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social economy renders value through its market exchange and transformation of preferences and menus in terms of the learning processes of T-S. The order of learning is simultaneously transmitted to levels of consciousness and materiality. Such worldly moral co-determination is also the idea of concrescence given by Whitehead (op cit). Market exchange is thus a system of social contracts. Social contracts are determined by the ethical transformation of market exchange according to the moral rules that determine the appropriateness of the goods and services in exchange. All these are driven by the learning processes of unity of knowledge that is shared in embedded economic, social and scientific systems in response to the episteme of Islamic Monotheism. In recent times, the concept of such hybrid capital, such as that embodied in environmentally friendly goods, life-sustaining goods, endowments, shared commons, etc., have been characterised as spiritual capital (Zohar and Marshall, 2004). But the idea in Islamic political economy is that of endogenously fused moral values in material forms according to the tenets of the Islamic Law. Self-interest and methodological individualism that characterise all of mainstream economic notions of preferences, institutions, social contracts and constitutional orders, as pointed out by Buchanan (1999), are replaced by the idea of markets as systems of social contracts (Choudhury, 1996). Such market exchanges are premised on moral consciousness. Its synergy is simulated by cause and effects that bring about moral transformation of individual and social preferences, menus, capital and exchangeables. All these are considered as spiritual artefacts of the moral social contract (Boulding, 1972). The integrative values that enter the valuation of social actions and responses in such a case of spiritual capital integrate the precepts of Justice and Fairness with Compassion in market exchange, goods, capital, society and economy. The moral transformation occurs as the result of embedded processes of evolutionary learning states of consciousness. Contrary to these endogenously learning states are the reductionist preferences and entities of hedonism. This kind of treatment of capital, goods, markets, society and institutions based on endogenous processes in the Islamic worldview makes a central difference with similar issues in mainstream economic, social and scientific theories. The duality, independence and methodological individualism of mainstream approaches in linear aggregation over time are replaced by a complex approach to aggregation by learning at any point in time. Time becomes simply a datum for recording temporal states and change. Time now is not a factor of events and change. Learning defines change and transformation. All change so reflected in the cognitive and state variables is endogenously induced by measured knowledge-flows over two kinds of intermingled forces, T and S. A knowledge-induced material system (e.g., market forces, scientific facts) comes into existence. It is inseparably induced by knowledge formation on the basis of the episteme of Islamic Monotheism and all that this implicates in the cognitive and evidential world-system. In the end, we derive a learning process embedded in causality. Such a process is defined by the interconnection between the moral and material forces being endogenously interrelated in preference formation at the individual, collective, institutional and scientific levels. The linearity of the mainstream version of the aggregation of preferences in mainstream economics is replaced by the complex of dynamic learning preferences in the Islamic case. In this complexity of Islamic preference aggregation, the shared and mutually participating forces of values, such as Justice, Fairness, Compassion and Love remain embedded.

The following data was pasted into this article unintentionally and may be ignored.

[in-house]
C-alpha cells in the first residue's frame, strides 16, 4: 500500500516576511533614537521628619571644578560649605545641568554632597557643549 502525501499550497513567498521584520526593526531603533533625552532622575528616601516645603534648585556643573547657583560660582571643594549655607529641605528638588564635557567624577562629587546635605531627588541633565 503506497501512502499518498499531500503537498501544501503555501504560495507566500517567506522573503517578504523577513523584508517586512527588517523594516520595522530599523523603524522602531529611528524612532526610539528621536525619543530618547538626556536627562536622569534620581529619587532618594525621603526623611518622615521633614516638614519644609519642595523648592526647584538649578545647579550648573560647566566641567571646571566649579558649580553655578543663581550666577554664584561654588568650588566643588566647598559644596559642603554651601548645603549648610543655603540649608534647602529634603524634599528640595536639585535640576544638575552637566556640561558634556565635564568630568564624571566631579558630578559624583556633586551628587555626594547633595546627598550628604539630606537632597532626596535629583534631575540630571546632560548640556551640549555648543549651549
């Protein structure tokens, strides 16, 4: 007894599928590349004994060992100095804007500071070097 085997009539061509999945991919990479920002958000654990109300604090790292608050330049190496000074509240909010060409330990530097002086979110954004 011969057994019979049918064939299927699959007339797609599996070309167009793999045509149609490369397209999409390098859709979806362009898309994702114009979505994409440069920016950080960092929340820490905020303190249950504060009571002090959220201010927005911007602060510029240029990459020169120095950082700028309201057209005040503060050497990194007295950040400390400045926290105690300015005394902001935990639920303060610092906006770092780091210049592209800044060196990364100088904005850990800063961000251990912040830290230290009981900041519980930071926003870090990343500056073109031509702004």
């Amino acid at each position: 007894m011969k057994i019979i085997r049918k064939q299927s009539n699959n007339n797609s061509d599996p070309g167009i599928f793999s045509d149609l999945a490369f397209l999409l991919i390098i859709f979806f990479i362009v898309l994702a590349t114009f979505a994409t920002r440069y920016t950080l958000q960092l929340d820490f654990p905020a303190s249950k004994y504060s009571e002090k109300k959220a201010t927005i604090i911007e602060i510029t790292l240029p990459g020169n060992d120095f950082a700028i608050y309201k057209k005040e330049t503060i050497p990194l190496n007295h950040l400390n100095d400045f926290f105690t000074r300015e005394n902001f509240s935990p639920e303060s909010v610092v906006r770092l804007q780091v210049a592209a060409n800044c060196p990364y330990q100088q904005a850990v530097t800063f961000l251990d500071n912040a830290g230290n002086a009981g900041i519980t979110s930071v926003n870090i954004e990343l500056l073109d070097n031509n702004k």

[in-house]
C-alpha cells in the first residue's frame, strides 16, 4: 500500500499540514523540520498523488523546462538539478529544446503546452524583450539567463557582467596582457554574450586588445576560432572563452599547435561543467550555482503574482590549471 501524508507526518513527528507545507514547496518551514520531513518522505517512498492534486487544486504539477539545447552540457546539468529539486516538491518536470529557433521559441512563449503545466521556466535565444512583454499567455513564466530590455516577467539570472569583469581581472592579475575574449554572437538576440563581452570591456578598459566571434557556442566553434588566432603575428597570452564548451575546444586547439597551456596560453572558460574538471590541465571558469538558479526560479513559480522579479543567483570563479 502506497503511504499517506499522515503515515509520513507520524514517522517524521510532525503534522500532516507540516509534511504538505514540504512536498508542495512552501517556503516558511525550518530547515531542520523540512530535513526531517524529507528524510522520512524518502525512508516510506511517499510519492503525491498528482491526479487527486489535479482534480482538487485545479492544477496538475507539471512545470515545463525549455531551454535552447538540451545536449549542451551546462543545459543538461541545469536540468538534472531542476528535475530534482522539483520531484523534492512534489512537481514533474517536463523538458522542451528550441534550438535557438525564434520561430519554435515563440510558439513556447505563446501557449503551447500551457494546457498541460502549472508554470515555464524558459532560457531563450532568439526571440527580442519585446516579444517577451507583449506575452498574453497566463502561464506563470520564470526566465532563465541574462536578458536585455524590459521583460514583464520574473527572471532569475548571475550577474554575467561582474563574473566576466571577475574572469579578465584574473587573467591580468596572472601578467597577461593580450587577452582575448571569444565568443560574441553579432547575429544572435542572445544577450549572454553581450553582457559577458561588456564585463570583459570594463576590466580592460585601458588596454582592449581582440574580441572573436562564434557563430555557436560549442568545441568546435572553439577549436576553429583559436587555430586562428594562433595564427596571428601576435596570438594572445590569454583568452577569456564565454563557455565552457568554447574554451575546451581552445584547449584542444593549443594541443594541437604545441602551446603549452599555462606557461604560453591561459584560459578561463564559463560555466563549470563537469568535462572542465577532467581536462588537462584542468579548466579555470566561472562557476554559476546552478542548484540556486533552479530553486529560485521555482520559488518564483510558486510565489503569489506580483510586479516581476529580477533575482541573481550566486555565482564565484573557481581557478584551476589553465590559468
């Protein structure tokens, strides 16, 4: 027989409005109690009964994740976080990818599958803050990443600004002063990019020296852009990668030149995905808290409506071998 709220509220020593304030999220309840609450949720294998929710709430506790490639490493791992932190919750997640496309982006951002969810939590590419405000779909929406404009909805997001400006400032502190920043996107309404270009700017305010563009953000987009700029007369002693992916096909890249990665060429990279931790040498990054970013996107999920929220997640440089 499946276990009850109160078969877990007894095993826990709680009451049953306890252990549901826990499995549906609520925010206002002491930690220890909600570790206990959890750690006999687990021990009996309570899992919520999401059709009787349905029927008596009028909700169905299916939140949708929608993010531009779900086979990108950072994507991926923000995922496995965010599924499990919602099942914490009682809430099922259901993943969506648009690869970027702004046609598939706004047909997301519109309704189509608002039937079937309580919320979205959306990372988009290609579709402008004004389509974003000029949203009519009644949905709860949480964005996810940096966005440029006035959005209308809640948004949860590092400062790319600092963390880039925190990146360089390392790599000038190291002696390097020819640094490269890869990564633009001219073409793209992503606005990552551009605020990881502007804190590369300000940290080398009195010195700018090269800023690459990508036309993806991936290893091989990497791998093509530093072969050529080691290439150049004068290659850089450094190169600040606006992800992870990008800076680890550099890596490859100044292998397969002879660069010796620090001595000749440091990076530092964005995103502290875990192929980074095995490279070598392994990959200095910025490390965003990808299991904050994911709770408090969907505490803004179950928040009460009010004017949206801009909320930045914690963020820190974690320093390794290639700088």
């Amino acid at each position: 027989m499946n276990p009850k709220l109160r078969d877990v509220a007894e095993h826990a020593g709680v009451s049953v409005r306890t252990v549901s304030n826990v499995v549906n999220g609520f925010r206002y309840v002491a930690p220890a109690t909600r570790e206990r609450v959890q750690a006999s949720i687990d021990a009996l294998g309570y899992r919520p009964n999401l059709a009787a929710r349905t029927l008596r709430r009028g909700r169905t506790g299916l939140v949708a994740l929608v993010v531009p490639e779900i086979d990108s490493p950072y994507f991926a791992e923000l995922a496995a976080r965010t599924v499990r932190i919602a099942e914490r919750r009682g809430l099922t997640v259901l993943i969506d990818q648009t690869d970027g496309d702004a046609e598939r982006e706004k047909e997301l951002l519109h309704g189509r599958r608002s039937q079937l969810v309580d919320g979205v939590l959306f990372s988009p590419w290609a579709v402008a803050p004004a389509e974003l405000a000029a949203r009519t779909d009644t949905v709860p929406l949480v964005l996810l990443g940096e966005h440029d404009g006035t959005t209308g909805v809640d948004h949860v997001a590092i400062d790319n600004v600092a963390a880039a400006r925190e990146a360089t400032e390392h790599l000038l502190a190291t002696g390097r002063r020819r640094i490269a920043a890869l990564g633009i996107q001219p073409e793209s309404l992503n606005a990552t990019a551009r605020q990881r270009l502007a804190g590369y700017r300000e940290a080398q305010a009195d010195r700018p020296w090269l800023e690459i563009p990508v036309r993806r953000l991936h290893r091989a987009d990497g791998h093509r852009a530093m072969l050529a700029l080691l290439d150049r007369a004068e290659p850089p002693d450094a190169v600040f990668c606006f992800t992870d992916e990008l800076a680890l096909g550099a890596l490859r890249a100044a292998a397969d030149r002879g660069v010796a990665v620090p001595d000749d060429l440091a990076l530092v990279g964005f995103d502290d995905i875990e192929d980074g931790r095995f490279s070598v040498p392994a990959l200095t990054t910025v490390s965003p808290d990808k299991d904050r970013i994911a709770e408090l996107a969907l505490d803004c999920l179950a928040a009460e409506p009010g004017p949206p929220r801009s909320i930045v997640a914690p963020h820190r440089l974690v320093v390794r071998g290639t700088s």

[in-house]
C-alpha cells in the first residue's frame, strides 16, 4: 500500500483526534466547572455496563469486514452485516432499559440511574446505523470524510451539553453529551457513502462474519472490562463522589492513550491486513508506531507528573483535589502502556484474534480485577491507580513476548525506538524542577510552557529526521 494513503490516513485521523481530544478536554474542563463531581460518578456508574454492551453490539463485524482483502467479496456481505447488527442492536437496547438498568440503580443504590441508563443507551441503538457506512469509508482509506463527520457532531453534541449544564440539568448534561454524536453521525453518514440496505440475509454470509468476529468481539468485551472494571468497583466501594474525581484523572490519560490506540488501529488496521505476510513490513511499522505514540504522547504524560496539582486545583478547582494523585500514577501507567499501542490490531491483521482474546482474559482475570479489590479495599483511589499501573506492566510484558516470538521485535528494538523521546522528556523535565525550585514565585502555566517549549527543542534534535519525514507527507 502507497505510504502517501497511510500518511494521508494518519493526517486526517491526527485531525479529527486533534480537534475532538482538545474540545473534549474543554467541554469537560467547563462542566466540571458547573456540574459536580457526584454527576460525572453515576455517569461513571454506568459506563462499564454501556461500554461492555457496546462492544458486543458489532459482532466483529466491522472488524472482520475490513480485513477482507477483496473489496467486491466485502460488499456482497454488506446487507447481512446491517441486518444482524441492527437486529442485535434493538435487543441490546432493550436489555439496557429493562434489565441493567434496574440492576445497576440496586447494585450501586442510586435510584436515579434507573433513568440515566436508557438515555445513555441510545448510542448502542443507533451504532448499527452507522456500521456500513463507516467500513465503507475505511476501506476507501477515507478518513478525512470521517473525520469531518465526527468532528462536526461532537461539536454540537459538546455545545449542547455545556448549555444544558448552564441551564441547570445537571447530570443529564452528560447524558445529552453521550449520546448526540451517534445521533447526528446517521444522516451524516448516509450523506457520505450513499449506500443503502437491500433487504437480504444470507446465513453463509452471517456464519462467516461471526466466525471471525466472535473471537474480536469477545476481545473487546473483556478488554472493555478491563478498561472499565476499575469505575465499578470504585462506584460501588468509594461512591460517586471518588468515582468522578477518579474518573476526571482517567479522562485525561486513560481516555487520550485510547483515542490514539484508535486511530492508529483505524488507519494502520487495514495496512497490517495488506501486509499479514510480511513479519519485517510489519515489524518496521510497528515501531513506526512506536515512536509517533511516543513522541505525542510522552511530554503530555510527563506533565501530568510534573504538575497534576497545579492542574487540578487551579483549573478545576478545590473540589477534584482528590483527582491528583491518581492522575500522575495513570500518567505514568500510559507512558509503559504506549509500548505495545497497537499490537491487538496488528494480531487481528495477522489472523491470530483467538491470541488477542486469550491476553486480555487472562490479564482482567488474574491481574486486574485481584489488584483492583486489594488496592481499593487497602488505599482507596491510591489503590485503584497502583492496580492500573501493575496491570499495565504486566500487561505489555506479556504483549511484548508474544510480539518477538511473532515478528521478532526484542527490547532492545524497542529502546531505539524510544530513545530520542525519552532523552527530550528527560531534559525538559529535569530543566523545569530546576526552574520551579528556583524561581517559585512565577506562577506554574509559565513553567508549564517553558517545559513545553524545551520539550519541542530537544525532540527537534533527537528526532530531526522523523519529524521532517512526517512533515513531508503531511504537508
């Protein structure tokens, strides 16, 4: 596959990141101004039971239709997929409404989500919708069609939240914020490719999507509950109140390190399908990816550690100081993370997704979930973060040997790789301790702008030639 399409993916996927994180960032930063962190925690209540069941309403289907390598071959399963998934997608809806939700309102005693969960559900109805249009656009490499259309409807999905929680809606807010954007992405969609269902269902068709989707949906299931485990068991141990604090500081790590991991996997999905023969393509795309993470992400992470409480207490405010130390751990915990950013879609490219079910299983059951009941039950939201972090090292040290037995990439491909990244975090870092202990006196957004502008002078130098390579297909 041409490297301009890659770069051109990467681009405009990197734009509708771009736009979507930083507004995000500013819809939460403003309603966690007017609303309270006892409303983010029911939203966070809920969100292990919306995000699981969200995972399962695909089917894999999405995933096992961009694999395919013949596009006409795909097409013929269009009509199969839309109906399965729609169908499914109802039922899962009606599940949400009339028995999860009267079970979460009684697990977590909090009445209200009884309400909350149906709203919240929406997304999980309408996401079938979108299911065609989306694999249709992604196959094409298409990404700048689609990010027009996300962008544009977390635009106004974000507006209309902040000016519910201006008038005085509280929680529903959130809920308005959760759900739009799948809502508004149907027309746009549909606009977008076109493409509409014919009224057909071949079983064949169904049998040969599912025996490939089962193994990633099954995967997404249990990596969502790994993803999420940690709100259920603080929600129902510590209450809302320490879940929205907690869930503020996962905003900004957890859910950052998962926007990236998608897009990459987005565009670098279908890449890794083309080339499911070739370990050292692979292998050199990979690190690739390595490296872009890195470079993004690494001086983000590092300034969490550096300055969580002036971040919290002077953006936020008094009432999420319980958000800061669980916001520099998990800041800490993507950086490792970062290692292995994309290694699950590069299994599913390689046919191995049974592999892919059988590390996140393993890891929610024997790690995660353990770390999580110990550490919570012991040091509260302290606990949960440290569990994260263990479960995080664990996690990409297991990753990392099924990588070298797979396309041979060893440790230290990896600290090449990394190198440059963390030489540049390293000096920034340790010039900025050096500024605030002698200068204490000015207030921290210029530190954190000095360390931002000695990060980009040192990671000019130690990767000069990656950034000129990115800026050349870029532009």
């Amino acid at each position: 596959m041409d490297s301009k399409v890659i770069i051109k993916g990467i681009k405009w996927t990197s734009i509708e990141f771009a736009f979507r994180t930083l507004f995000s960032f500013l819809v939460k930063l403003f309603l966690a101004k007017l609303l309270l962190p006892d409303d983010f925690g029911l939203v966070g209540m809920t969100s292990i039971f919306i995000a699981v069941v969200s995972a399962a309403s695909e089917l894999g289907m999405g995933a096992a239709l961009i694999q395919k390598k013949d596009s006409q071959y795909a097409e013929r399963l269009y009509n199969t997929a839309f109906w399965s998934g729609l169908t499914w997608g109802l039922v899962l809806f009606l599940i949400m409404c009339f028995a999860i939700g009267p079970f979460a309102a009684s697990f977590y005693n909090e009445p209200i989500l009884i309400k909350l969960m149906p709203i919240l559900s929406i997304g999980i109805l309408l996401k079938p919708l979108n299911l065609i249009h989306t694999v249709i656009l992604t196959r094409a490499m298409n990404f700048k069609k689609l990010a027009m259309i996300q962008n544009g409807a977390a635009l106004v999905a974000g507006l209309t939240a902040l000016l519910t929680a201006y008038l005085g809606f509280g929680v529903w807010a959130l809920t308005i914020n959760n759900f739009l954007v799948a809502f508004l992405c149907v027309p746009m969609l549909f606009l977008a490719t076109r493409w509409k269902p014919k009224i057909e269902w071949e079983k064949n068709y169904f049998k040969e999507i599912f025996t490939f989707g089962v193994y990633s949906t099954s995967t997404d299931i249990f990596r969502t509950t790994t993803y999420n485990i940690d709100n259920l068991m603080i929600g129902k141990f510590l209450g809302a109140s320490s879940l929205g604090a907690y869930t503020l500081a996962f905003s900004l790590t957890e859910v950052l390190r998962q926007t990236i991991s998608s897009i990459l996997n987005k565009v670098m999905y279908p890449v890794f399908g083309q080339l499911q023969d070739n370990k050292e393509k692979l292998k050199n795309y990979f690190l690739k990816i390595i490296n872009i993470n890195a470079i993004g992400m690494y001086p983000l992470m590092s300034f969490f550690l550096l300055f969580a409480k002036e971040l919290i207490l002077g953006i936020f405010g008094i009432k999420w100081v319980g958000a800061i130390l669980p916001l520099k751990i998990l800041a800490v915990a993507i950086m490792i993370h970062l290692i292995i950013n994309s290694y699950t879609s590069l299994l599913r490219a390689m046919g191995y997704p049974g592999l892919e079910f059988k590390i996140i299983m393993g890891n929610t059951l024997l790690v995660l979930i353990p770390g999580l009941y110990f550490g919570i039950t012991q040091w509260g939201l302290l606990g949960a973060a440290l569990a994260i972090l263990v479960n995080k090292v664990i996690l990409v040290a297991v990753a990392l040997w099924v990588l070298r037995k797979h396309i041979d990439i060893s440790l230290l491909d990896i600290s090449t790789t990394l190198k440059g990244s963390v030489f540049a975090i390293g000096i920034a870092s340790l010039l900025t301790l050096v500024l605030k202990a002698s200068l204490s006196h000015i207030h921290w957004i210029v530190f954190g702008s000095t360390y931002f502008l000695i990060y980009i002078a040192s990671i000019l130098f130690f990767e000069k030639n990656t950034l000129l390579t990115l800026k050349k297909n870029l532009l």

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The nature of preference formation in the light of divine attributes